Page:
History

The name of Singapore (litterally the city of the Lion) appears for the first time in the malayan annals, written in the XVIIth century, to relate the story of the Malayan Monarchy.

According to this document, Singapore would have been so called by Parameswara, Governor of Sumatra in the early XVth century, because he thought to have seen a 3 colors lion, a legendary animal in the Hindu mythology.
Parameswara became King in the northern province of the peninsula and created the Malayan empire of Malacca.The empire, at this stage, encompasses Malaysia, Singapore and a large part of Sumatra. When portugues inaded Malacca in 1511, the sultan fled to the south of Johor, where he reinstated a new empire. 
The sultanate of Johor was weakened by numerous conflicts with Portuguese, Dutch and Bugis from Sulawesi. At the end of the XVIIIth century, Johor and Singapore were under the Dutch ruling, although the Malayan Royal family was still governing the country. Dutch established ports in the Riau Islands and the Malayan empire fall into abeyance.

An english port

In 1819, when Sir Stamford Raffles arrived in the strait of Singapore, the isalnd was covered with wild vegetation and accounted for 1000 inhabitants sharing the space with tigers and wild boars.
Sir Stamford Raffles (A Governor for the British East India Company) was rapidly convinced that Singapore was the ideal location to establish a British settlement and challenge the Dutch domination.
In March 1819, he signed a treaty with the Sultan of Johor which gave the British East India Company, the right to establish a commercial settlement in Singapore. A free port, Singapore grew rapidly and attracted merchants from everywhere: Europe, Middle East, India, China and Malaysia.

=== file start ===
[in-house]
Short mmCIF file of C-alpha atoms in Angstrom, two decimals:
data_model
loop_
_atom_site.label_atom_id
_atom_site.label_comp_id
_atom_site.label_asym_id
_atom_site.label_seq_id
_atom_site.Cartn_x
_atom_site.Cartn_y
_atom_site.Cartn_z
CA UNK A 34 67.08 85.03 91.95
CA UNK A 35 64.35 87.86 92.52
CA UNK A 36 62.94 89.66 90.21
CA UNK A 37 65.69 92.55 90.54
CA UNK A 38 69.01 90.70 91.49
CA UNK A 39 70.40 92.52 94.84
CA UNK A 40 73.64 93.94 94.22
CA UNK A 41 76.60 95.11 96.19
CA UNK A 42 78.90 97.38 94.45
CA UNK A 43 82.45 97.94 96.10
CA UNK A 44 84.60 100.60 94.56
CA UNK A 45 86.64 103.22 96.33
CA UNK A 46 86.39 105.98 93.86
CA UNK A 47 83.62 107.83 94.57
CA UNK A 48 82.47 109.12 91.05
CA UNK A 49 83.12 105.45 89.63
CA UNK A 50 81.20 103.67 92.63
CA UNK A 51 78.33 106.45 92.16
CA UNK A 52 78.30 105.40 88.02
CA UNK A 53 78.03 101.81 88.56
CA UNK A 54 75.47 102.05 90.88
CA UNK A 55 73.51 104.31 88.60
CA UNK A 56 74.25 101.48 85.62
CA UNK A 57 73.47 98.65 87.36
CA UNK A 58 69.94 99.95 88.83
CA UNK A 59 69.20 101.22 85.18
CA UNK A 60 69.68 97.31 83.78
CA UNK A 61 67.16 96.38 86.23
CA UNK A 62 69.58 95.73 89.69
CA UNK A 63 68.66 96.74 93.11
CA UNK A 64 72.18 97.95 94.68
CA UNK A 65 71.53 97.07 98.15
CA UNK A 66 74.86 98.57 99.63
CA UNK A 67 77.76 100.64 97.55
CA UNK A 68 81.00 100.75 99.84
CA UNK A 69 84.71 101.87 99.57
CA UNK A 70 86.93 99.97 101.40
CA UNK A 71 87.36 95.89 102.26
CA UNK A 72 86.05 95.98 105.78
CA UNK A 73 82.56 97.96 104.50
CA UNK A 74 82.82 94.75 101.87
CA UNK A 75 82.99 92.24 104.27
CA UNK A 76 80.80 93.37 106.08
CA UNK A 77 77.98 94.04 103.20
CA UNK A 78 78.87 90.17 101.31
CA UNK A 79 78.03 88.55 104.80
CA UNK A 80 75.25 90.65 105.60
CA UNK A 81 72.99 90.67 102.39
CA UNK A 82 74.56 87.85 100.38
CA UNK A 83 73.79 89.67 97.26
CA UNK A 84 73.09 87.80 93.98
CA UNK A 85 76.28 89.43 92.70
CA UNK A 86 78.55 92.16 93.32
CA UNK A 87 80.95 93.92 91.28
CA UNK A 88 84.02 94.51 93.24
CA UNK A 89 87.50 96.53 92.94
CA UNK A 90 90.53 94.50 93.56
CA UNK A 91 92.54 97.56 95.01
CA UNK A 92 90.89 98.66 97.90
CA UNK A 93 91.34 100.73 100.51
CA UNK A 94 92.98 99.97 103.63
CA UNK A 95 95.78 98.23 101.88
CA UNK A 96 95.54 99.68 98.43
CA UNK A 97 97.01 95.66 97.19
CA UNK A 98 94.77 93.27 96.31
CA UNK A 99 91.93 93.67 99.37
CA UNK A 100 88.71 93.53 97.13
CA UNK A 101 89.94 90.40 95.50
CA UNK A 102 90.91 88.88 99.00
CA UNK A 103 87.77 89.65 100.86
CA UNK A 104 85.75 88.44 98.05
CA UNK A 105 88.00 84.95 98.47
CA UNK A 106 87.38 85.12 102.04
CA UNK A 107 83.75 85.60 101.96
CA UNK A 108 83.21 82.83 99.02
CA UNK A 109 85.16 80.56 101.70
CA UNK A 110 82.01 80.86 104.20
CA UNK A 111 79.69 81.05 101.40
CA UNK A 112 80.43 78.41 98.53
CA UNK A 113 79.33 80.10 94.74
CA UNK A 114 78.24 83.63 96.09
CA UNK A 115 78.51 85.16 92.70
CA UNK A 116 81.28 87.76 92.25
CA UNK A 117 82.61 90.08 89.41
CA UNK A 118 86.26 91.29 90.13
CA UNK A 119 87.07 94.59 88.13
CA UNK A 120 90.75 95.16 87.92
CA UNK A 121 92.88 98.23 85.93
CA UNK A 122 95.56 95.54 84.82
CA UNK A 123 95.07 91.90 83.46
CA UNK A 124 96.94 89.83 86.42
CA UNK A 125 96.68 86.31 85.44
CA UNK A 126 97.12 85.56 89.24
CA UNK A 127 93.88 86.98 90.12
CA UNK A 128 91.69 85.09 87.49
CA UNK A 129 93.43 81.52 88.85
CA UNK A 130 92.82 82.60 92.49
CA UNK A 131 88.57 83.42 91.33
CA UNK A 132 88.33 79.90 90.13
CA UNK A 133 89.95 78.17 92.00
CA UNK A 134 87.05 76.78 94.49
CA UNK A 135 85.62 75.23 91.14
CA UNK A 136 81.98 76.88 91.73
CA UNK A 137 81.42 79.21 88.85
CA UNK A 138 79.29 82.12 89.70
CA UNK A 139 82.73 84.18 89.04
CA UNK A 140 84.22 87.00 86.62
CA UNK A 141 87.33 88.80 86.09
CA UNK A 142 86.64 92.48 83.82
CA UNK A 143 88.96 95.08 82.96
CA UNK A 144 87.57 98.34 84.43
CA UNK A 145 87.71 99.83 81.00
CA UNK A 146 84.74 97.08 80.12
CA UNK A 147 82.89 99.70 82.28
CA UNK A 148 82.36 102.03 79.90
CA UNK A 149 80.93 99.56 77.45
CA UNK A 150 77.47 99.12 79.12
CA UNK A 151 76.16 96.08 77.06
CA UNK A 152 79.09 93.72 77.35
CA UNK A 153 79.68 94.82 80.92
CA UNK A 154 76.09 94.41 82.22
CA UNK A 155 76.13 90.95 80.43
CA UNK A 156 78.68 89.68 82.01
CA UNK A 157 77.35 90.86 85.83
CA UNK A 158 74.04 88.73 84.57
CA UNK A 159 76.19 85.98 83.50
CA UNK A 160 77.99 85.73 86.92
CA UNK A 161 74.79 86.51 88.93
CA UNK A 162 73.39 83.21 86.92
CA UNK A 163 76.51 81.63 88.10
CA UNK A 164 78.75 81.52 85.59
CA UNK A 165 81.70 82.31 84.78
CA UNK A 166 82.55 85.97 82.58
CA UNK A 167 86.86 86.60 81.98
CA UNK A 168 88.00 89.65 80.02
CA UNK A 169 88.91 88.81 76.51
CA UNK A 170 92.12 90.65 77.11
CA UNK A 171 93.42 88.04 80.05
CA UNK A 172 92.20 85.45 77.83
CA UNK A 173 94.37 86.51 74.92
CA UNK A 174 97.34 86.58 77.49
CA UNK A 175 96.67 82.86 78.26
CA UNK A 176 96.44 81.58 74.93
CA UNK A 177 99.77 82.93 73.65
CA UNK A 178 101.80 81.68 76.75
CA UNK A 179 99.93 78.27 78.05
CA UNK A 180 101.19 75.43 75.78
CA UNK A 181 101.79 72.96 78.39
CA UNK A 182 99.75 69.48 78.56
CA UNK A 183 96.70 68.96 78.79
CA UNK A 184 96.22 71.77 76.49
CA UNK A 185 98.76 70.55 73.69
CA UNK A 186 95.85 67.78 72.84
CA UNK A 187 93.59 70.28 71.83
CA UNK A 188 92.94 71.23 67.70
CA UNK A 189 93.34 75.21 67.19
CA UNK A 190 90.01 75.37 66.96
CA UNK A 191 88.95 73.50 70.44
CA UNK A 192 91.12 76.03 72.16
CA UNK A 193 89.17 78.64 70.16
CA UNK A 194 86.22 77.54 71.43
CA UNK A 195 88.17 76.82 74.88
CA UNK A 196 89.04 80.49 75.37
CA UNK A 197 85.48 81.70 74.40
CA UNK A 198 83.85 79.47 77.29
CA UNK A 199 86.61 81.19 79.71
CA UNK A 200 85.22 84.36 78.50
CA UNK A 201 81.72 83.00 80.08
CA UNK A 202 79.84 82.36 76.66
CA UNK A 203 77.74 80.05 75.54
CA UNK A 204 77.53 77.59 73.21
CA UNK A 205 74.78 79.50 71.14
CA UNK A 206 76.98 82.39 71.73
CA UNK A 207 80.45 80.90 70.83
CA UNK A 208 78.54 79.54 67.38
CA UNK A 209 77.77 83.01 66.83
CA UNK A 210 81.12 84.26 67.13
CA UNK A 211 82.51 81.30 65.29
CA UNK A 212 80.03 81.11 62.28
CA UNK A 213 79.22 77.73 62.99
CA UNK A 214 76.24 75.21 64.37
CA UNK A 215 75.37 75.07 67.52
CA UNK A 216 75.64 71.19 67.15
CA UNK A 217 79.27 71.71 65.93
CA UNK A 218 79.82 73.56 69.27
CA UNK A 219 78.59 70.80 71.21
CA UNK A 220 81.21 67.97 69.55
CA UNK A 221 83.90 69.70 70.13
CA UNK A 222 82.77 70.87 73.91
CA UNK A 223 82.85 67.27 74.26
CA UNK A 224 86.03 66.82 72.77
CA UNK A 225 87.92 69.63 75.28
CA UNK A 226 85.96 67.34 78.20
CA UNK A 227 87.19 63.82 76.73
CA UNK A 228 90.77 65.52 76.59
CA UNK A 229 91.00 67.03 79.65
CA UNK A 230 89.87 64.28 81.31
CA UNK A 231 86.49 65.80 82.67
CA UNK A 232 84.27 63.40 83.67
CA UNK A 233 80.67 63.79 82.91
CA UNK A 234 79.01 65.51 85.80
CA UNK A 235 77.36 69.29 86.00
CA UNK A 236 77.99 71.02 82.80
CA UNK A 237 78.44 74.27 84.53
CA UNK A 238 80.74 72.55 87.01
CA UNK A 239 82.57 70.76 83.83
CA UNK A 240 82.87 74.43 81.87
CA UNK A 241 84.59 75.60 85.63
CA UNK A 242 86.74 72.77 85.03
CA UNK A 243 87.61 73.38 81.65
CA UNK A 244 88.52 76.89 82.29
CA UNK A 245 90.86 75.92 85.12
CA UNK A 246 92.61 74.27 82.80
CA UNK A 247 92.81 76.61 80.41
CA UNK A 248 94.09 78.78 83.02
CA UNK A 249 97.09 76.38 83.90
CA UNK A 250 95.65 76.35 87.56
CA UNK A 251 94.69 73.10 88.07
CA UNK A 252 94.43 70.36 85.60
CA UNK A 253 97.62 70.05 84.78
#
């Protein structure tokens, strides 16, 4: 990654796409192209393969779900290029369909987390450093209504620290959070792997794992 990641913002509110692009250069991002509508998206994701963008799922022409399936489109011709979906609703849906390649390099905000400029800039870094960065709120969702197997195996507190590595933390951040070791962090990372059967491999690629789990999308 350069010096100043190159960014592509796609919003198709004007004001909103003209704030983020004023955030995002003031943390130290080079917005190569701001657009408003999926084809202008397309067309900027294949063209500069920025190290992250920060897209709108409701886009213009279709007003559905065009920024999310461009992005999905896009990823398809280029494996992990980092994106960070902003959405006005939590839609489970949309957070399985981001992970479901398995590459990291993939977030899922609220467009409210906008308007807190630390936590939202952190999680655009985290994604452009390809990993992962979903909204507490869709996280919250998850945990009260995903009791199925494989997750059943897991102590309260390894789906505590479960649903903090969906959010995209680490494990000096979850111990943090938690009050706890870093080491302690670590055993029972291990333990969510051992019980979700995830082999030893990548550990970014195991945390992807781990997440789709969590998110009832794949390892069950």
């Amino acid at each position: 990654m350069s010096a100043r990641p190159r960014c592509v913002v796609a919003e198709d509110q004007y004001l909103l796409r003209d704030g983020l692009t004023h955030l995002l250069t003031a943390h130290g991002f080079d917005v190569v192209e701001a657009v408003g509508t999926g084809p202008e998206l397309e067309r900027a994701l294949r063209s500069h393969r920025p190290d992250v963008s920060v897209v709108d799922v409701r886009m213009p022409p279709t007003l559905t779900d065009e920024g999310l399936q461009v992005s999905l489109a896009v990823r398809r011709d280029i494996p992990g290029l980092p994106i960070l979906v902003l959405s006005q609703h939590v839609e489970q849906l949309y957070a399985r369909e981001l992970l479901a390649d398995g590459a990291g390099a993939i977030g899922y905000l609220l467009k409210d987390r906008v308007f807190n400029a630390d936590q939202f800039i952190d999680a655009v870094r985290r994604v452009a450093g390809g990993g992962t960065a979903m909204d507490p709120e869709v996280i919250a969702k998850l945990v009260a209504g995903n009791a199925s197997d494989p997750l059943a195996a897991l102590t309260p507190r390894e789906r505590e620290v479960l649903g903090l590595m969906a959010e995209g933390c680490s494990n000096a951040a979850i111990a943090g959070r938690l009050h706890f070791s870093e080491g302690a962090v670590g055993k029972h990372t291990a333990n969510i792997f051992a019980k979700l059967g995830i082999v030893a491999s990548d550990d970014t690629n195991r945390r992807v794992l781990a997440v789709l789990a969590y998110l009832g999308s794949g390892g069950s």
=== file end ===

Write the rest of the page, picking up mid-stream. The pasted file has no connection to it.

In 1826, Singapore, Malacca and Penang were organized in the Straits community. In 1860, Singapore's population had considerably increased and accounted for 80 000 inhabitants (of which 2/3 of Chinese origin). In 1867, the strait became a British colony. With the opening of the Suez canal, the importance of the port of Singapore increased: the strait of Malacca became the easiest way for the rubber trade in extreme east.
Singapore didn't take part to the first World War and the island was a refuge for many new immigrants. the latest, coming from Europe, brought along new habits and customs that participated to the local melting pot. The largest community immigrants was chinese. In 1930, China tried to limitate the number of men who could emigrate. As a result numerous unmarried women arrived. They settled and married local Chines inhabitants.
During the Japanese expansion in Asia, the British transformed Singapore in a military bastion. But the fortifications were not successful in retaining the japanese invasion in February 1942. At the end of the war, Singapore came back to being a British Colony. 

March to independence

In 1946, Great Britain ended the Straits Community to create a unified Malaysia. The English had rapidly to deal with singaporeans demands for independence.
In 1948, Singaporeans obtained the implementation of a legislative council and the election of a Prime Minister. In 1957,Singaporeans sent a delegation, including a young sollicitor, Lee Kuan Yew, which successfully demanded new concessions on the way to indépendence. In 1959, Lee Kuan Yew, leader of the PAP (People's Action Party)became the first Prime Minister of the Singaporean history.

Independence

In 1963, Singapore became independent within a community created with Malaysia (independent since 1957). The union between the 2 countries didn't last and Singapore regained its sovereignty on August, 9 1965.
Lee Kuan Yew remained prime minister until December 1990, when Goh Chok Tong succeeded to him. Since 2004, it is Lee Hsien Loong, the eldest son of Lee Kuan Yew, who leads the country.

Books on Singapore's history

  • Singapore Struggle for success- John Drysdale

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